In general there will be no room for a sound engineer in a moving car. You will have to hide microphones in the car, put lavaliers on the actors and leave the recorder running in the car. Try to prepare so that you still at least can follow the sound from a following car, so that you listen to the transmitted mix hence hear if there are problems that need to be fixed. You will need to gather all information you can of how many actors are talking, what direction the lines will be. Maybe an actor is occasionally turning his/her head, speaking to someone in the back seat..? Let the FAD know that you need time to prepare and rig, and that you need to recive as much information as possible in order to get the best sound as possible. Remember that the actors will probably have seat belts on - do you need to adjust the lavalier mics for this? Make sure that the fan is off when the camera rolls. Find out in time if the camera crew wants to have a window rolled down, so you can address and solve this (for you) obvious problem. Usually, if you are ahead of time, these things can be solved as long as all involved are aware. When it comes to hiding rigged boom microphones in cars, a good place to start is placing small mikes (like the Sennheiser 8040 or 8050) in the sun protection shield right above the actors heads, keeping in mind what direction the lines will be spoken. On most cars the cord can be hidden in the rubber edge by the car door, and the transmitter can easily be hidden wherever there space.
Two (or more) cameras
If you are working on projects with two (or more) cameras filming at the same time it’s of even greater importance that the lavalier microphones are reliable. Depending on the style of the DoP and director, you will have a harder time getting good sound in the boom mike. Sometimes it is crucial to use two boomers, especially if the cameras are shooting at different directions at the same time. You have to have full control over what the different cameras are shooting, how they are framing the shots, to be able to judge if you are recording sound that will work later on. Be prepared that the camera department will probably try to shoot both wide and tight framings at the same time, sometimes without informing you. You will constantly have to be on your toes, making sure that you will get good sound in the boom. Sure, sometimes the lavalier micrrophones sound good enough to hold the scen, but your aim should always be to get the boom as close to the action as possible.
The sound engineer
The sound engineer is often expected to work without being noticed. In most situations that is true but when the sound doesn’t work you will have to let the director know this. When needed, make yourself heard! If you need another take because of bad sound let people know this loud and clear. If you suspect that you will need wild takes give the FAD heads up early on and remind him/her. In general it’s prefered to address the problems with the FAD or if it’s possible directly to the director. If you for example have an issue with an actor slamming a door in a spoken line, address this to the FAD or the director first - maybe the director wants this for the sake of the acting? Or if you think an actor is delivering blurry lines, you might confuse both the actors and the director if you address this only to the actor.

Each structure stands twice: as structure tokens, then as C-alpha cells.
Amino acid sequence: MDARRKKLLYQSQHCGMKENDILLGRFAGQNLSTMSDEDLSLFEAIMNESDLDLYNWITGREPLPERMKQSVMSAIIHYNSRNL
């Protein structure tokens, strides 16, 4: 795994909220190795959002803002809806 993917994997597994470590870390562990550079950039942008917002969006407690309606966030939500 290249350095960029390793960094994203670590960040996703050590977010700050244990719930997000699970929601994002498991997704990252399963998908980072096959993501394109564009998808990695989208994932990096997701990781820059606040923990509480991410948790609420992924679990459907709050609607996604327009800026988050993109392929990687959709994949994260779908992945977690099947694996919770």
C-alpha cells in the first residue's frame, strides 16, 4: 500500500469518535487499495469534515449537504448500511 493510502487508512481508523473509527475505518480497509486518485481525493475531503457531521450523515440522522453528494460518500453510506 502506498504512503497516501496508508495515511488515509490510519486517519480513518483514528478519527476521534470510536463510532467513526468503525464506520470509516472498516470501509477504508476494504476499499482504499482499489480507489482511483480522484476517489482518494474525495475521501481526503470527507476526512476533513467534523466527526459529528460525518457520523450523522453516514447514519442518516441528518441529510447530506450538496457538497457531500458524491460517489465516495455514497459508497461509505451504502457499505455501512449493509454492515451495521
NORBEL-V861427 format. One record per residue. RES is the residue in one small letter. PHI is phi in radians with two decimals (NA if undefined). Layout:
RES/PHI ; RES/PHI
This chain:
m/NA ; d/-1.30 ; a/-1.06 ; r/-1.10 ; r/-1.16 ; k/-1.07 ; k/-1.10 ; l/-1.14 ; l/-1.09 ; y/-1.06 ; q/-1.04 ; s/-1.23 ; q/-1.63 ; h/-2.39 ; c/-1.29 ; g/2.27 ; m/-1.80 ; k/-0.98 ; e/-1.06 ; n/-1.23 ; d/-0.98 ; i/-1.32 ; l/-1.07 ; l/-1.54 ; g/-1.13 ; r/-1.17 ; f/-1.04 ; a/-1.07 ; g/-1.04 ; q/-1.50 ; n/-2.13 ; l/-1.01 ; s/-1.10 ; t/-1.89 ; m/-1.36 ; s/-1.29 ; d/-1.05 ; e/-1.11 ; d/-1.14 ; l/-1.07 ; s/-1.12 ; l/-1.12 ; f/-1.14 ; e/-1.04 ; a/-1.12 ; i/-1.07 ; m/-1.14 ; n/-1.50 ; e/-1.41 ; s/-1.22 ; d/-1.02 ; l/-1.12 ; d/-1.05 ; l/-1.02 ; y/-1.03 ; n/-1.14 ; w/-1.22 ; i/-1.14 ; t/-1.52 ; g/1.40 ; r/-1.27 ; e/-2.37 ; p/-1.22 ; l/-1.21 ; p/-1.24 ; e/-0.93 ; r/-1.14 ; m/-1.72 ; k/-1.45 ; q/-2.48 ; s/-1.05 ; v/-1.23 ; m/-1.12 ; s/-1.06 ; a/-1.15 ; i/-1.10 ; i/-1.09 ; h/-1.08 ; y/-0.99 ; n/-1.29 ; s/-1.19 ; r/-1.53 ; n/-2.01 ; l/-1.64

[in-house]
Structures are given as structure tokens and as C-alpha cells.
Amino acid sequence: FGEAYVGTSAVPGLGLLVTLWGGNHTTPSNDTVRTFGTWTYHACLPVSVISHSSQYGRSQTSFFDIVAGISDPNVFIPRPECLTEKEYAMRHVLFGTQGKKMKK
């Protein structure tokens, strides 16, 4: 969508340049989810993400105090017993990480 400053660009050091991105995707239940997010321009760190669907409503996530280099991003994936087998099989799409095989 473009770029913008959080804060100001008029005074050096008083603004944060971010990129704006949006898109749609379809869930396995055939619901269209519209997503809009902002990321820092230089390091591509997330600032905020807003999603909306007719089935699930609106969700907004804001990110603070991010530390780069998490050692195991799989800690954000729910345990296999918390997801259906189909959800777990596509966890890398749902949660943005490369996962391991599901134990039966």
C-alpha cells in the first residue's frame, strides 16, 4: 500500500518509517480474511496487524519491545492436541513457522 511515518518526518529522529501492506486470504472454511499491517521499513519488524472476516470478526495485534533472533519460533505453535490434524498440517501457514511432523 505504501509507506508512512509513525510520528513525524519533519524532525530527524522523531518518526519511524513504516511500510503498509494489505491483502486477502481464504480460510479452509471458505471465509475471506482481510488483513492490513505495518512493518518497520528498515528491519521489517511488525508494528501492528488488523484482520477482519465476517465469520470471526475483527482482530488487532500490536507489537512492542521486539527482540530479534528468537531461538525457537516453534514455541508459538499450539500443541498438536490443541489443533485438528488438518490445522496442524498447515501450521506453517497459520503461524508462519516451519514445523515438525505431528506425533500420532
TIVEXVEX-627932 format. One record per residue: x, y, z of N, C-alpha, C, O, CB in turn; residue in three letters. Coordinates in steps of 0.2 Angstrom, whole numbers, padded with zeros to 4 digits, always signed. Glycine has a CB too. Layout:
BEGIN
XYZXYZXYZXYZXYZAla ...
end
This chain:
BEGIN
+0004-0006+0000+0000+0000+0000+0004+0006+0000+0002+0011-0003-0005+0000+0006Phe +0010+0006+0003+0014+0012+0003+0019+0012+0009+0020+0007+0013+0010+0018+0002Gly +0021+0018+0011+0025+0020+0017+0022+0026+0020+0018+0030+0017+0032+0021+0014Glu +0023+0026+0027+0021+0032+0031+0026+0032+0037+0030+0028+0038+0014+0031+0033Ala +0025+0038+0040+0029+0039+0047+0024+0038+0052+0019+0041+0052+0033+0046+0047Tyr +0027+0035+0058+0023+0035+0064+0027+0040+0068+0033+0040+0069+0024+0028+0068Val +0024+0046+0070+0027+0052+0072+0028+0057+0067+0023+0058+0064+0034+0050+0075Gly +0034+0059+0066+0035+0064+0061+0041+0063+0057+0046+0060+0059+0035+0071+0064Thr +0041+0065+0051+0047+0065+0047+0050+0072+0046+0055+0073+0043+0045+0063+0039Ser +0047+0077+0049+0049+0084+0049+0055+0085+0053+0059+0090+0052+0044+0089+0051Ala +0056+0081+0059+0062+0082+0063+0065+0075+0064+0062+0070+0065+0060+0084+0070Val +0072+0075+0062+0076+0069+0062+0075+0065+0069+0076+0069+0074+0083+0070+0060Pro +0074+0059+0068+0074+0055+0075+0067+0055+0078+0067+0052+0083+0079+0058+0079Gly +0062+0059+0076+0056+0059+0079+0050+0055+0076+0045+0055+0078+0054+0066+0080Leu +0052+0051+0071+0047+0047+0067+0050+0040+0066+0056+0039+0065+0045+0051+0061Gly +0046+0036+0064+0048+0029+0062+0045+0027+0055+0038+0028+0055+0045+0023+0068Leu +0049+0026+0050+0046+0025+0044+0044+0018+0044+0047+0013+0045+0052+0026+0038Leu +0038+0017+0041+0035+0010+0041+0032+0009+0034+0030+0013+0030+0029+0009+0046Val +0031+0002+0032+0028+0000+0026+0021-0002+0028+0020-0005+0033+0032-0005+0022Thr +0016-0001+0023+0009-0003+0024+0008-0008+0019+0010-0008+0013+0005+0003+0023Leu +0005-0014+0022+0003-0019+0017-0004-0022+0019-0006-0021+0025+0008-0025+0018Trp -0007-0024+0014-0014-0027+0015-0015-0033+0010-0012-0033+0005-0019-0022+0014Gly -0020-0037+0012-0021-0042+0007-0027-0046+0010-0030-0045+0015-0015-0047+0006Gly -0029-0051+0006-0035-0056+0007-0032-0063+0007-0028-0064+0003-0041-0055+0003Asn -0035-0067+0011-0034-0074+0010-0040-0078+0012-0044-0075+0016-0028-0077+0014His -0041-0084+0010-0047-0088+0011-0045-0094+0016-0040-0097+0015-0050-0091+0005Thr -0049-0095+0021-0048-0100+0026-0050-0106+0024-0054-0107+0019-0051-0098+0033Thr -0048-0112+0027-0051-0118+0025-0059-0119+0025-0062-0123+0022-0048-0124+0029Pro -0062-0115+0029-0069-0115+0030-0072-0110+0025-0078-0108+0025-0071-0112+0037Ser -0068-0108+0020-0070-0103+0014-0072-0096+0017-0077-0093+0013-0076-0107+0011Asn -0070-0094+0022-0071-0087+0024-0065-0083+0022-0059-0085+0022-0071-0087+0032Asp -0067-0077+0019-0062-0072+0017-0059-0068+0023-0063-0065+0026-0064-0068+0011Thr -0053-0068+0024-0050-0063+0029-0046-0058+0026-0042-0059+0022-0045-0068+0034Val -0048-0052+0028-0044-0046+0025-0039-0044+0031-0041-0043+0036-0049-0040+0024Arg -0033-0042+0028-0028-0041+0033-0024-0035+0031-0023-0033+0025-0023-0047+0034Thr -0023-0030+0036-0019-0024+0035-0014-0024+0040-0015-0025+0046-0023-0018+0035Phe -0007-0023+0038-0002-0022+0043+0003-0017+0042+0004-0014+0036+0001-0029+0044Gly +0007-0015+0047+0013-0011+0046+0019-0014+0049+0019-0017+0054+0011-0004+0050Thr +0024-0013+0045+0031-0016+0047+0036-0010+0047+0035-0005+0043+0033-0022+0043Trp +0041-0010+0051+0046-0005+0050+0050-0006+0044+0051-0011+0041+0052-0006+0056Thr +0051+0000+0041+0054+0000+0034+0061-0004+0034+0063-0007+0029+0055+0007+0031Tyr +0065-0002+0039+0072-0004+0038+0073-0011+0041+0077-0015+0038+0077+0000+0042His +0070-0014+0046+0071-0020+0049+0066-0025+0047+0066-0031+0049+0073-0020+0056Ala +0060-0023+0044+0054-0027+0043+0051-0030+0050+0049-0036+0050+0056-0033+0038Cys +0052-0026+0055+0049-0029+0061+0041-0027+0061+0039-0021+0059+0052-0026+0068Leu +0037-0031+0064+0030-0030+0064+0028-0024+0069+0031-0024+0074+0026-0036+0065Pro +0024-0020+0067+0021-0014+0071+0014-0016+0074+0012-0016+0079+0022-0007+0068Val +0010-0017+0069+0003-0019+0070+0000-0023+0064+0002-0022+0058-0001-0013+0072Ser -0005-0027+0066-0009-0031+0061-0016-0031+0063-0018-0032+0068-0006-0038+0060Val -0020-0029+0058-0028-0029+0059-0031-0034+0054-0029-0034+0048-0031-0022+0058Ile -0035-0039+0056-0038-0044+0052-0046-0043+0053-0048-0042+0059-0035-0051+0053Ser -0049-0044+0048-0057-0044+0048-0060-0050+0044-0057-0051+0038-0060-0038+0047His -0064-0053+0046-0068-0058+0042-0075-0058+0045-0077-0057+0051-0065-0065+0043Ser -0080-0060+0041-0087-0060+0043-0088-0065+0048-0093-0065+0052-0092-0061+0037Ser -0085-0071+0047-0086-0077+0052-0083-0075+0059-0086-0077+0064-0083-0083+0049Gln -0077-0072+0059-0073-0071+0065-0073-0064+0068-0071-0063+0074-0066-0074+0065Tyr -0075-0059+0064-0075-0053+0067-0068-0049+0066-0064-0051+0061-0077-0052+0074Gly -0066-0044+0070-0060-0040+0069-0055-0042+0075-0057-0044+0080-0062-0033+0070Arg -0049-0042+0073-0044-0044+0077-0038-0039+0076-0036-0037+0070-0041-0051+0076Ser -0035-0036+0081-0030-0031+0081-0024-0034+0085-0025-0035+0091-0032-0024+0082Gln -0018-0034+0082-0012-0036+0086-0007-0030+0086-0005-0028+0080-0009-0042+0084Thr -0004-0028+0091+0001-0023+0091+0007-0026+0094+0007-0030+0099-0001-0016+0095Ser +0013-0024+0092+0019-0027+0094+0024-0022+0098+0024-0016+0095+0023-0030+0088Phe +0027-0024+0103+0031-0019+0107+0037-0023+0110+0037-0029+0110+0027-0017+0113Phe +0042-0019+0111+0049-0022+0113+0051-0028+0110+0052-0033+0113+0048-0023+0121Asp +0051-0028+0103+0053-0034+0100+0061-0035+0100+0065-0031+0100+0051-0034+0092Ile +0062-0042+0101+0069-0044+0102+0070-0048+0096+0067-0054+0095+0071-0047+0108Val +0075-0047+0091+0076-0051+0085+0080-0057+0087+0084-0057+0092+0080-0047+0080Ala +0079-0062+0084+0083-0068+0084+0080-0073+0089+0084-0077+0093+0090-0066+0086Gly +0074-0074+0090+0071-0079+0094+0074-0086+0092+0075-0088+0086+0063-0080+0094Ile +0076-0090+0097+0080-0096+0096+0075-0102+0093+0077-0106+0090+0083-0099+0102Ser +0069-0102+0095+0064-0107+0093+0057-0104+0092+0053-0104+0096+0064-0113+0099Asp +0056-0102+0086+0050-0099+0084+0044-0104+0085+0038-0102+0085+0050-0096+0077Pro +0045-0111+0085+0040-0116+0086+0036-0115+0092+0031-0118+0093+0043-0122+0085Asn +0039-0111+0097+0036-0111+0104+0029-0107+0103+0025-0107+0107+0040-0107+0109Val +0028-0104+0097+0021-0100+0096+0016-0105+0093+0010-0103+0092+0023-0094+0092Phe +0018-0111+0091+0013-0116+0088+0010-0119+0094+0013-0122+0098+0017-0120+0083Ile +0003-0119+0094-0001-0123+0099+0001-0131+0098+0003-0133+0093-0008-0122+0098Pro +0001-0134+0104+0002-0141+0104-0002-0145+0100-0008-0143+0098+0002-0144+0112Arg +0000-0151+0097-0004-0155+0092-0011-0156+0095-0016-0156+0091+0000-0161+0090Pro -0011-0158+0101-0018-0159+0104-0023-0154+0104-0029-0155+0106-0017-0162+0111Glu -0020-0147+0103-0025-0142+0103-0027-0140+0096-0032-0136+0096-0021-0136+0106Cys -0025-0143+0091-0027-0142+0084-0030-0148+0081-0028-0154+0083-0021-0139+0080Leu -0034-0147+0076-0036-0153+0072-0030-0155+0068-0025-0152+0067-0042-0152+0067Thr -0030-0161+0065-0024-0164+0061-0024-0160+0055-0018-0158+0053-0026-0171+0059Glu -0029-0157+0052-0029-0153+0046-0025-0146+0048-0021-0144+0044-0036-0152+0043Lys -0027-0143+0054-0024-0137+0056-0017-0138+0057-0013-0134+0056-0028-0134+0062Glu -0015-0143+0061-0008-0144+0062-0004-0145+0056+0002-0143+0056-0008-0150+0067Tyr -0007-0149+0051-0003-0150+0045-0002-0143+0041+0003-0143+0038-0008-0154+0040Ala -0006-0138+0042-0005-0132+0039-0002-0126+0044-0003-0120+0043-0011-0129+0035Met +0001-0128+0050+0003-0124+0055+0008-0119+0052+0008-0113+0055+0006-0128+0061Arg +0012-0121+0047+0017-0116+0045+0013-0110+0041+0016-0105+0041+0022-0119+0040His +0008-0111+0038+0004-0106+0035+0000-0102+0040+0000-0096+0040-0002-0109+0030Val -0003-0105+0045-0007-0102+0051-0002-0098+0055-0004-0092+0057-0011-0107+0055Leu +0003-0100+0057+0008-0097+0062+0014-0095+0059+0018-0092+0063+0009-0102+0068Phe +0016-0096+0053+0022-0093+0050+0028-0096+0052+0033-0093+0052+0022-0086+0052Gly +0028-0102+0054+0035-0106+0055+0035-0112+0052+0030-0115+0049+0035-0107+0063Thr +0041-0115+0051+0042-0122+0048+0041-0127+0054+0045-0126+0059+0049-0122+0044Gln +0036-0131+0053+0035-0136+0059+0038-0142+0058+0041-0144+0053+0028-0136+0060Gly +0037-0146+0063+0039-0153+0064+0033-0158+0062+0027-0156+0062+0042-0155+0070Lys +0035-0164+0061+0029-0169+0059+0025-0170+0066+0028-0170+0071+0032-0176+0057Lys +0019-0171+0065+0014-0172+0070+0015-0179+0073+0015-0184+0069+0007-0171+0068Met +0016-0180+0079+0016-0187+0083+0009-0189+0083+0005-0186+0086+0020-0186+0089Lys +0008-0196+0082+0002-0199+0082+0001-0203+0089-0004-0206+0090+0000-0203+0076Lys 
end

The equipment used by Nordic United
For generall interior scenes, the prefered microphone is Sennheiser MKH50 and for exterior the Schoeps CMIT-5U. The CMIT-5U is great for interior too, but the Sennheiser 416 also works great especially for exterior. The preferred lavalier microphone is the Sennheiser MKE-1. The DPA consealers works great with the MKE-2, but you will have to use some sticky stuff to attach it since the head of the mike is too small. There will also be other concealers avaliable, so use common sense and experience to choose what’s right for the scenes/situations. There are also DPA lavalier mics available, and they are good sounding mics too, but our experience is that the Sennheiser MKE-1 not only works better in conjunction with the boom mics, but also produces less “cord sound”, less rumble, manages wind better etc. On occasions the DPA is a better alternative, for example on loud screams. The above mentioned Countryman B6 is a good alternative when you need a really small microphone, but in general it requires more processing in post to work.